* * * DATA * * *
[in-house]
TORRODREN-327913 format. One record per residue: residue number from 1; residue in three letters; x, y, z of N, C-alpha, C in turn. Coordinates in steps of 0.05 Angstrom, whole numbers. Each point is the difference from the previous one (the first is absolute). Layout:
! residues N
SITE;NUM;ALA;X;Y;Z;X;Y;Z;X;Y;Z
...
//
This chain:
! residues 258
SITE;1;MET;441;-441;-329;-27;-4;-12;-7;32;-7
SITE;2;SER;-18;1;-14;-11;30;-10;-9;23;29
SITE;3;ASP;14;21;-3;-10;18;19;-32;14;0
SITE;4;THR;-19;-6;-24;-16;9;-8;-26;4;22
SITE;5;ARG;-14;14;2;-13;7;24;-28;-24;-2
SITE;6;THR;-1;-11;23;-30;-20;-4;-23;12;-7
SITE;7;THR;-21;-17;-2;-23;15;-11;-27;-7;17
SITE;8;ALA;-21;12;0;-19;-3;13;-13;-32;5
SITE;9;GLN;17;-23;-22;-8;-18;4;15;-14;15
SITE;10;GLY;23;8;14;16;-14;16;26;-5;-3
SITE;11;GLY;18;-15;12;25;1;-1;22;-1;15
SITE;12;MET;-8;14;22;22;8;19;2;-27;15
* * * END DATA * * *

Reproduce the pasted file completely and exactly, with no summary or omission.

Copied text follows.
[in-house]
TORRODREN-327913 format. One record per residue: residue number from 1; residue in three letters; x, y, z of N, C-alpha, C in turn. Coordinates in steps of 0.05 Angstrom, whole numbers. Each point is the difference from the previous one (the first is absolute). Layout:
! residues N
SITE;NUM;ALA;X;Y;Z;X;Y;Z;X;Y;Z
...
//
This chain:
! residues 258
SITE;1;MET;441;-441;-329;-27;-4;-12;-7;32;-7
SITE;2;SER;-18;1;-14;-11;30;-10;-9;23;29
SITE;3;ASP;14;21;-3;-10;18;19;-32;14;0
SITE;4;THR;-19;-6;-24;-16;9;-8;-26;4;22
SITE;5;ARG;-14;14;2;-13;7;24;-28;-24;-2
SITE;6;THR;-1;-11;23;-30;-20;-4;-23;12;-7
SITE;7;THR;-21;-17;-2;-23;15;-11;-27;-7;17
SITE;8;ALA;-21;12;0;-19;-3;13;-13;-32;5
SITE;9;GLN;17;-23;-22;-8;-18;4;15;-14;15
SITE;10;GLY;23;8;14;16;-14;16;26;-5;-3
SITE;11;GLY;18;-15;12;25;1;-1;22;-1;15
SITE;12;MET;-8;14;22;22;8;19;2;-27;15